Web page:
MEAP replacement debuts in spring 2014
Student testing will look and feel very different in the 2014-15 school year. That’s when the Smarter Balanced testing kicks in and students will be taking computer adaptive assessments in the spring, instead of the MEAP in the fall.
Test questions will be aligned with the common core State standards and will range from multiple choice to essays. The goal is to have students getting 50 percent of the questions right. That goal supposedly will be met with the new computer adaptive tests because when a student answers a question incorrectly, the next question is easier. But if a student answers a question correctly, the next one is harder.
The tests will measure student progress towards college and career readiness and produce common measurable scores across different states—results the MEAP wasn’t able to provide.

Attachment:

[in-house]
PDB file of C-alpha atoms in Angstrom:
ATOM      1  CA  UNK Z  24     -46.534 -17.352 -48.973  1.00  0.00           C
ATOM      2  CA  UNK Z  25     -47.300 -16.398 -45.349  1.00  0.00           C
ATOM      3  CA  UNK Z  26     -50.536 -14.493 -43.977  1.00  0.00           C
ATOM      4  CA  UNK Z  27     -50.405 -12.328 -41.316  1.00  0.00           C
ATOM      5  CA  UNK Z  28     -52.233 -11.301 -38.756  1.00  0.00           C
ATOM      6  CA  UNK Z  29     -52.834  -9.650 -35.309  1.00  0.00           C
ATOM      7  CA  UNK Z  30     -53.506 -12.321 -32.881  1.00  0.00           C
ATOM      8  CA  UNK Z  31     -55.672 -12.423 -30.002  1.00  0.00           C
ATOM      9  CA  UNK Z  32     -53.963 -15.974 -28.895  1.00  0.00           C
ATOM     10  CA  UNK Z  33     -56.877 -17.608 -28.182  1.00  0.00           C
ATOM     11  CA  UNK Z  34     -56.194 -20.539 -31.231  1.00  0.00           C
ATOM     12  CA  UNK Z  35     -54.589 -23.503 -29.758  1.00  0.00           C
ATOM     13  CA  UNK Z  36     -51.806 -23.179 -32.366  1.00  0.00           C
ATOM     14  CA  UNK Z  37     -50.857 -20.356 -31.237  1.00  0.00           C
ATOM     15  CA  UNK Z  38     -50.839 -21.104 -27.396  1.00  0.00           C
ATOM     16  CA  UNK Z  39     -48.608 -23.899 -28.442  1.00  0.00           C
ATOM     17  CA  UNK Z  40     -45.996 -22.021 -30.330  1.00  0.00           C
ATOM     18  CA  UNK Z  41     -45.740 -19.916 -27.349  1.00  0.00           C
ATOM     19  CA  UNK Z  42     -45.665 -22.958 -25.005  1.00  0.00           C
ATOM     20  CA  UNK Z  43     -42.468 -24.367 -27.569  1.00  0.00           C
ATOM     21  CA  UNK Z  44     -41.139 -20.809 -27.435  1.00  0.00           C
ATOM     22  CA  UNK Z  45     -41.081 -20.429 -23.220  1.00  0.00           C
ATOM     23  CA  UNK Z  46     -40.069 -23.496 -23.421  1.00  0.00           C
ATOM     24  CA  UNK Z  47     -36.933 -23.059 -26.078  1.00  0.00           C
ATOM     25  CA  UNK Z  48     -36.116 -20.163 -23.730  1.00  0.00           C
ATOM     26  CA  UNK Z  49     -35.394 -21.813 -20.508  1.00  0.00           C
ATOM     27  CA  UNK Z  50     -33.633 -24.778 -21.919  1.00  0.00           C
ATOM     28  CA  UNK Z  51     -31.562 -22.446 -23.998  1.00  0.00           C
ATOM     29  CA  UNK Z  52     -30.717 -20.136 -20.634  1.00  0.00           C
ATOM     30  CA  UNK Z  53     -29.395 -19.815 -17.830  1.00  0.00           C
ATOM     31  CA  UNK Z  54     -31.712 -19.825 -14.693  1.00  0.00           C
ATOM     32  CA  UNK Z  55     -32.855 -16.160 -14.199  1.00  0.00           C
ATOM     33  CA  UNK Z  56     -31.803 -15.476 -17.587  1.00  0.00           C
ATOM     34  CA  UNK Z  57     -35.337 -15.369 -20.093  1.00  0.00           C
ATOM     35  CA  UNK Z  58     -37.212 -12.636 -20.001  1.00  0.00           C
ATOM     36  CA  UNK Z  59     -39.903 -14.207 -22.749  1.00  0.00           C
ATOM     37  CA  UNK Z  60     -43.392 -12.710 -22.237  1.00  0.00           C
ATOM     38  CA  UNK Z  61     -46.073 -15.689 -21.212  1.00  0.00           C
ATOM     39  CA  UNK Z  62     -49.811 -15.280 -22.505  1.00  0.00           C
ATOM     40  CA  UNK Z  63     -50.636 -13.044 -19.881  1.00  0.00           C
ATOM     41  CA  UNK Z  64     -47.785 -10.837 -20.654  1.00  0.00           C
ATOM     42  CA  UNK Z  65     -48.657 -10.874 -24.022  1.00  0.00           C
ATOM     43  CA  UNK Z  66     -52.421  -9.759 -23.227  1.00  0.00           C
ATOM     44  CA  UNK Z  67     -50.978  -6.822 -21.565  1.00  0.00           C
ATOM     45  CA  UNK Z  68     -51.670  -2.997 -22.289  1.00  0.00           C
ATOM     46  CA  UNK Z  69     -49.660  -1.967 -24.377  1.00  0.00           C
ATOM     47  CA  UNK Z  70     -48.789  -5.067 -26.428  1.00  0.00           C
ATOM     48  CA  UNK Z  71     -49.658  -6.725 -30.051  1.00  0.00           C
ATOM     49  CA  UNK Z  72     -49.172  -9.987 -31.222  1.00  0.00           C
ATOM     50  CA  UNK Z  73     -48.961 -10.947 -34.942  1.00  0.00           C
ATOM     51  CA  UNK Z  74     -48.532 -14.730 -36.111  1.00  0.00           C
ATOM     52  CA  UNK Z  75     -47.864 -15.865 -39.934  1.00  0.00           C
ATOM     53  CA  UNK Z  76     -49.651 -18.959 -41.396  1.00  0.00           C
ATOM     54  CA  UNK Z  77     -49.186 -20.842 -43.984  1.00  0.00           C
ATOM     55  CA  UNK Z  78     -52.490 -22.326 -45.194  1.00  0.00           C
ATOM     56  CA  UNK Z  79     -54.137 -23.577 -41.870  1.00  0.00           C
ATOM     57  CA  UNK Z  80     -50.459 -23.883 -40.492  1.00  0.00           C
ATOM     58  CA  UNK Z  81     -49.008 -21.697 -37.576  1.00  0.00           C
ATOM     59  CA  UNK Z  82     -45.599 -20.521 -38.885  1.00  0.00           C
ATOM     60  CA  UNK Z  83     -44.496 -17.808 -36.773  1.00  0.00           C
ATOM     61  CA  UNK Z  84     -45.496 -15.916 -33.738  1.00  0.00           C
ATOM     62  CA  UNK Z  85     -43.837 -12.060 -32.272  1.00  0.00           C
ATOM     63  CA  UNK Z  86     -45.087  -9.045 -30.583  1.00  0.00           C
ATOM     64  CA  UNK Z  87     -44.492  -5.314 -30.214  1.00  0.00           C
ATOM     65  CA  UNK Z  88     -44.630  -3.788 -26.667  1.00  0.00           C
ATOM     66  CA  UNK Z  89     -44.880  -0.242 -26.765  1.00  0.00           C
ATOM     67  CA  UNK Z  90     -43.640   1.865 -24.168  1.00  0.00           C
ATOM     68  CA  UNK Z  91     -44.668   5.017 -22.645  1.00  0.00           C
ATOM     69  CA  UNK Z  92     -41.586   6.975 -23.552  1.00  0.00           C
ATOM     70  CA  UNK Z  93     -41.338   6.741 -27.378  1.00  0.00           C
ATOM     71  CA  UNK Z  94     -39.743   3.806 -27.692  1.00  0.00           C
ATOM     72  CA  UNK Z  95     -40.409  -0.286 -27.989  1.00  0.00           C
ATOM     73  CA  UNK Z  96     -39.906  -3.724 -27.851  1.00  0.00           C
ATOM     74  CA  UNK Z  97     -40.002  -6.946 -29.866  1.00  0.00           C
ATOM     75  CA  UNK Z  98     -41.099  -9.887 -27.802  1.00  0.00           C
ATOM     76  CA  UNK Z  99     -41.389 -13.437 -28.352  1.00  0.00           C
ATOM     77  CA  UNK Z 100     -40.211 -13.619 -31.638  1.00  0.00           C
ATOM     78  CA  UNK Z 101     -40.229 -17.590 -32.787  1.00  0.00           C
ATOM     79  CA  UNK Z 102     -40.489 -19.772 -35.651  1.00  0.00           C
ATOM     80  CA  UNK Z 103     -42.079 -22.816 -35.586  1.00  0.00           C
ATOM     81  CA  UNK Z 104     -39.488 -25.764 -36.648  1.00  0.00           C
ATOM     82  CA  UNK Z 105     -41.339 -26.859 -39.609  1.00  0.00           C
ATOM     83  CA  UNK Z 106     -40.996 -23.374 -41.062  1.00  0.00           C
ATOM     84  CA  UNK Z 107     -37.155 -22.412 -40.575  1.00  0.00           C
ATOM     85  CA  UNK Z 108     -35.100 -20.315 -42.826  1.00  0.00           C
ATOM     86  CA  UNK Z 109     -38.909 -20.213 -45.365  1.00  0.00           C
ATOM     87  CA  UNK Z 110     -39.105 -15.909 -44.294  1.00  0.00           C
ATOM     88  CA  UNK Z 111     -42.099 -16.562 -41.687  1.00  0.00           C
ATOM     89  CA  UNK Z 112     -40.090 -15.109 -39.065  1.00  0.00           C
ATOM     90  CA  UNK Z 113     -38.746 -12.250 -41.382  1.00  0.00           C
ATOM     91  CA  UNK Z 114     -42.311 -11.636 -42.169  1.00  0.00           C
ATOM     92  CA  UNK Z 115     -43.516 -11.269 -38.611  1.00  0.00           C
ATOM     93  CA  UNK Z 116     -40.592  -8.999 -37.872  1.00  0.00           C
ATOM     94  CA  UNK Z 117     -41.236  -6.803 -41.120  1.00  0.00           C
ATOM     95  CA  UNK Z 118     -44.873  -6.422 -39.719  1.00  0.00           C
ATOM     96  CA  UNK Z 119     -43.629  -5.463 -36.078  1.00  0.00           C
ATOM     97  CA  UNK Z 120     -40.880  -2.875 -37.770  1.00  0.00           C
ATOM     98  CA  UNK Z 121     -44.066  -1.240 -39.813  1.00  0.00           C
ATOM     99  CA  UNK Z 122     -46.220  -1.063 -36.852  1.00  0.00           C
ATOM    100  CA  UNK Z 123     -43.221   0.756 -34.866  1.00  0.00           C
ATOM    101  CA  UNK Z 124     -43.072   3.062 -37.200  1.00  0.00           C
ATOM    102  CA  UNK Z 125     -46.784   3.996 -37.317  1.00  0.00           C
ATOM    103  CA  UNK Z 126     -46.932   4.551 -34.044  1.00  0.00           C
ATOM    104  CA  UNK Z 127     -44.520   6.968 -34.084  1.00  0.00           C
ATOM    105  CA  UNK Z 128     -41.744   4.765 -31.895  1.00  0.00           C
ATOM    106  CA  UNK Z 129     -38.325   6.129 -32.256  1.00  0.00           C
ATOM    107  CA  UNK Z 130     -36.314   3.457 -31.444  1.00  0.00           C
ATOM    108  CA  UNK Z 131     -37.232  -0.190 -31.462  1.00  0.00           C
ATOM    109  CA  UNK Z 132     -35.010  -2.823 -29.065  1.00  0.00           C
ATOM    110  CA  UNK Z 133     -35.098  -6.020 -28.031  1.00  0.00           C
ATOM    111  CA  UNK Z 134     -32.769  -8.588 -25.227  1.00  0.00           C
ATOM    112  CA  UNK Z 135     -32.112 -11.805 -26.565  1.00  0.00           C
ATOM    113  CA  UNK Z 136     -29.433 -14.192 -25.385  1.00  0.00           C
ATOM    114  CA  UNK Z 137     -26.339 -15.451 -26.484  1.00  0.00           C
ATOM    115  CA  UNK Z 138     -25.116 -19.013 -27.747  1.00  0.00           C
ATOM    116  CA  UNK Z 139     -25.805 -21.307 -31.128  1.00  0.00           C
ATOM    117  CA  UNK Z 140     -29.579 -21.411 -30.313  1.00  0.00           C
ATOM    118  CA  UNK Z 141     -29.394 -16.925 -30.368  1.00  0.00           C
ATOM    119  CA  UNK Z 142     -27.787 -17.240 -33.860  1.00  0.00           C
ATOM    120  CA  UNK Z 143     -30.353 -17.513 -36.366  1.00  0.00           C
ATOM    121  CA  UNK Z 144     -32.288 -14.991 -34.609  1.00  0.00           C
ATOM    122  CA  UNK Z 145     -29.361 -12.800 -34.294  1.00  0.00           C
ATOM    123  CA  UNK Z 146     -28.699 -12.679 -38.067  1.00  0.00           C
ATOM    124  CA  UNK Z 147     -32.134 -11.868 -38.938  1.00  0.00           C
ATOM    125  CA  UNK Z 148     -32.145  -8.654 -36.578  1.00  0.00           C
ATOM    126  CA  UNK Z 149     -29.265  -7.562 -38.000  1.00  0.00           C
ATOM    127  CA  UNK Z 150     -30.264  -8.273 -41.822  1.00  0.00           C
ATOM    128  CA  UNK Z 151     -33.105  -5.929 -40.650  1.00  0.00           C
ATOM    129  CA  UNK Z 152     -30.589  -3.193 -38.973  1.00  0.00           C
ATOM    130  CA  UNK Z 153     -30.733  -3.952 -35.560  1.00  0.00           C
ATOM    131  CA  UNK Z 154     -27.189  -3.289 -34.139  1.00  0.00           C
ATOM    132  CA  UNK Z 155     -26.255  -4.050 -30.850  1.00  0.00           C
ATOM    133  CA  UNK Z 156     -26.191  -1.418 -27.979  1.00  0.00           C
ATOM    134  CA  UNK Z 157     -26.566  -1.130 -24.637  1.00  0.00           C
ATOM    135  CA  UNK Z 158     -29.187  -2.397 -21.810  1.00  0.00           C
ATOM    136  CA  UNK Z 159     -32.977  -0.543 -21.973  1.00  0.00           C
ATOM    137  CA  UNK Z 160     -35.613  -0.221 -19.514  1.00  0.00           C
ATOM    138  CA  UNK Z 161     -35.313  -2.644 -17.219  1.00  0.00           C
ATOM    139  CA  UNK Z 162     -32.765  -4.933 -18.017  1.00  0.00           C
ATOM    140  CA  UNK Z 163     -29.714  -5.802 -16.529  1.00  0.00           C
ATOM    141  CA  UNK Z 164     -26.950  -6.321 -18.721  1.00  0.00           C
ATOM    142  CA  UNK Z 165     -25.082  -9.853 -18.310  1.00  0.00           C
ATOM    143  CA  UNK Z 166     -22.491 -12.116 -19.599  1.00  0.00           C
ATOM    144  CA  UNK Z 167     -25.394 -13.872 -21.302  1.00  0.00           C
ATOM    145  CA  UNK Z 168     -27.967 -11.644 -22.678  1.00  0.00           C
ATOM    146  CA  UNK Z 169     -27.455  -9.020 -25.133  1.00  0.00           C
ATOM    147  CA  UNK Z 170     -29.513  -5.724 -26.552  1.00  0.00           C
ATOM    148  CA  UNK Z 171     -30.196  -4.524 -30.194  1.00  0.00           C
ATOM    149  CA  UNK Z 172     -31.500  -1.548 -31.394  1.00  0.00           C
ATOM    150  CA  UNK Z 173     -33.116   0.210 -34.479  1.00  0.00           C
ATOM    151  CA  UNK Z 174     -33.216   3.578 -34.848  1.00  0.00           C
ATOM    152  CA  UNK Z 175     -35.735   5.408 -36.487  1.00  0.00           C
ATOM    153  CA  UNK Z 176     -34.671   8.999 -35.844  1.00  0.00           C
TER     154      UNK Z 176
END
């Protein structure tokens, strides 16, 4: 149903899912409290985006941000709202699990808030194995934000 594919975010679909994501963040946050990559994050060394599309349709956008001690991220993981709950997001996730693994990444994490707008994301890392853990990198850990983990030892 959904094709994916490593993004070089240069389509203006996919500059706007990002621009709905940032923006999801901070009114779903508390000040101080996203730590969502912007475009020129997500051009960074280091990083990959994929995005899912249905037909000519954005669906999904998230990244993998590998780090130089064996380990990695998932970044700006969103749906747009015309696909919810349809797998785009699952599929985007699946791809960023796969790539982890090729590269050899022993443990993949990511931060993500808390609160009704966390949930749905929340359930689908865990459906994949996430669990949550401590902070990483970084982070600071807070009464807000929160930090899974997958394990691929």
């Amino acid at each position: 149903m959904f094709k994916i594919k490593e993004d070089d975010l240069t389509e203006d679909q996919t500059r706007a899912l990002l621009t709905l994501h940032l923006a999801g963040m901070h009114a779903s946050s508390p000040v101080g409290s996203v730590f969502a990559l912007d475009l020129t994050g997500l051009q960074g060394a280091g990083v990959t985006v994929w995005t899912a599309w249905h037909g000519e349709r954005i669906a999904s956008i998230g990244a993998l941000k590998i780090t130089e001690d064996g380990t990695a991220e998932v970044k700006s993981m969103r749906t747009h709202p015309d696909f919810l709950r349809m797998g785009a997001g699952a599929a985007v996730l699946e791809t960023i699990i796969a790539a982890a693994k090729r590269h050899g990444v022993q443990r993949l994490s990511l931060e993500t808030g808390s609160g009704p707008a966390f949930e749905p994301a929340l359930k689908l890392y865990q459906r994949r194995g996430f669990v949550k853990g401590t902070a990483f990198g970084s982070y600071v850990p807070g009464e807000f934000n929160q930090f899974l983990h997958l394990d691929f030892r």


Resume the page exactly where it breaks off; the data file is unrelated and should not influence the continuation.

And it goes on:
Getting schools ready for computer tests is the biggest challenge. Not all school districts have the technology or the capacity for every student to be taking the test at the same time. Every school will have 12 weeks to administer the test and that may help in the scheduling of computer labs. For the first three years, as schools get ready for the Smarter Balanced testing, there will be a “pencil and paper” version.
The Michigan Department of Education has high hopes for the testing program, expecting it to one day replace the ACT. But for now, the MEAP will still be used for science and social studies testing.
Rep. Bill Rogers (R-Brighton) is proposing to help districts pay for the technology needed for the testing by offering state-sponsored technology grants. The problem is that the $75 million he needs for the grants is already budgeted for districts where students score well on the MEAP—the test being replaced.